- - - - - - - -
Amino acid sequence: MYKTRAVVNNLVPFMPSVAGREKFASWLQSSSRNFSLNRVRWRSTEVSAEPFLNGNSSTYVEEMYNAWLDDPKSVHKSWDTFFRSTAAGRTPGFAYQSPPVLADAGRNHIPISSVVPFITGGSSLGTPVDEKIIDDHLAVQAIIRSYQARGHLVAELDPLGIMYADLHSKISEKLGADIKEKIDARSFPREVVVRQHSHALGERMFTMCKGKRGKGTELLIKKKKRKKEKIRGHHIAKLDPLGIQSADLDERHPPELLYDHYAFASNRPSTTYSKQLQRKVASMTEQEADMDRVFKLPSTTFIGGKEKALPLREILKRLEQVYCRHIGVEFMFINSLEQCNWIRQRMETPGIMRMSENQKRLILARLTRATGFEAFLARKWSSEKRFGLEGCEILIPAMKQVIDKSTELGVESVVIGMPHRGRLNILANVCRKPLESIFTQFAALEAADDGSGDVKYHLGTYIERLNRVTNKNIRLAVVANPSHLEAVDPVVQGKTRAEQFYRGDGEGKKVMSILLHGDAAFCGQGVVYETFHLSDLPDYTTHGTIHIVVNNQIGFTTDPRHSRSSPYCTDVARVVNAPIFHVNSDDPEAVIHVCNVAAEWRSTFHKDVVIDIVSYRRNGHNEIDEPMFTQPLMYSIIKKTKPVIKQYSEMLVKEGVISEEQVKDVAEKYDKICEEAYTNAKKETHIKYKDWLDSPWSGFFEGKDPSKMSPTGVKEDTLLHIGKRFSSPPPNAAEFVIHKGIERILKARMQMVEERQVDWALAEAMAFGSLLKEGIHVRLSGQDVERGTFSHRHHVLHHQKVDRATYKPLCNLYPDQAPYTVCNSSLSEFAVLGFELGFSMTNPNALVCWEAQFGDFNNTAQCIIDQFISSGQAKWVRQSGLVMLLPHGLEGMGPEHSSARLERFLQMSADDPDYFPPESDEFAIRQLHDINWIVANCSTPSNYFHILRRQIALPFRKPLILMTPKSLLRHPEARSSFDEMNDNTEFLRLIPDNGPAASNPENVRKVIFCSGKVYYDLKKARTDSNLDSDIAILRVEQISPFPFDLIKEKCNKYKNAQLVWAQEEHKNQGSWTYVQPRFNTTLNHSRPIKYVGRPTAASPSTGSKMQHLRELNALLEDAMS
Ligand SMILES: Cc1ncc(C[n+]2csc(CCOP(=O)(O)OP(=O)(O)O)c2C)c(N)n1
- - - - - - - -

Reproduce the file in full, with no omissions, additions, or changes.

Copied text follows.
Amino acid sequence: MYKTRAVVNNLVPFMPSVAGREKFASWLQSSSRNFSLNRVRWRSTEVSAEPFLNGNSSTYVEEMYNAWLDDPKSVHKSWDTFFRSTAAGRTPGFAYQSPPVLADAGRNHIPISSVVPFITGGSSLGTPVDEKIIDDHLAVQAIIRSYQARGHLVAELDPLGIMYADLHSKISEKLGADIKEKIDARSFPREVVVRQHSHALGERMFTMCKGKRGKGTELLIKKKKRKKEKIRGHHIAKLDPLGIQSADLDERHPPELLYDHYAFASNRPSTTYSKQLQRKVASMTEQEADMDRVFKLPSTTFIGGKEKALPLREILKRLEQVYCRHIGVEFMFINSLEQCNWIRQRMETPGIMRMSENQKRLILARLTRATGFEAFLARKWSSEKRFGLEGCEILIPAMKQVIDKSTELGVESVVIGMPHRGRLNILANVCRKPLESIFTQFAALEAADDGSGDVKYHLGTYIERLNRVTNKNIRLAVVANPSHLEAVDPVVQGKTRAEQFYRGDGEGKKVMSILLHGDAAFCGQGVVYETFHLSDLPDYTTHGTIHIVVNNQIGFTTDPRHSRSSPYCTDVARVVNAPIFHVNSDDPEAVIHVCNVAAEWRSTFHKDVVIDIVSYRRNGHNEIDEPMFTQPLMYSIIKKTKPVIKQYSEMLVKEGVISEEQVKDVAEKYDKICEEAYTNAKKETHIKYKDWLDSPWSGFFEGKDPSKMSPTGVKEDTLLHIGKRFSSPPPNAAEFVIHKGIERILKARMQMVEERQVDWALAEAMAFGSLLKEGIHVRLSGQDVERGTFSHRHHVLHHQKVDRATYKPLCNLYPDQAPYTVCNSSLSEFAVLGFELGFSMTNPNALVCWEAQFGDFNNTAQCIIDQFISSGQAKWVRQSGLVMLLPHGLEGMGPEHSSARLERFLQMSADDPDYFPPESDEFAIRQLHDINWIVANCSTPSNYFHILRRQIALPFRKPLILMTPKSLLRHPEARSSFDEMNDNTEFLRLIPDNGPAASNPENVRKVIFCSGKVYYDLKKARTDSNLDSDIAILRVEQISPFPFDLIKEKCNKYKNAQLVWAQEEHKNQGSWTYVQPRFNTTLNHSRPIKYVGRPTAASPSTGSKMQHLRELNALLEDAMS
Ligand SMILES: Cc1ncc(C[n+]2csc(CCOP(=O)(O)OP(=O)(O)O)c2C)c(N)n1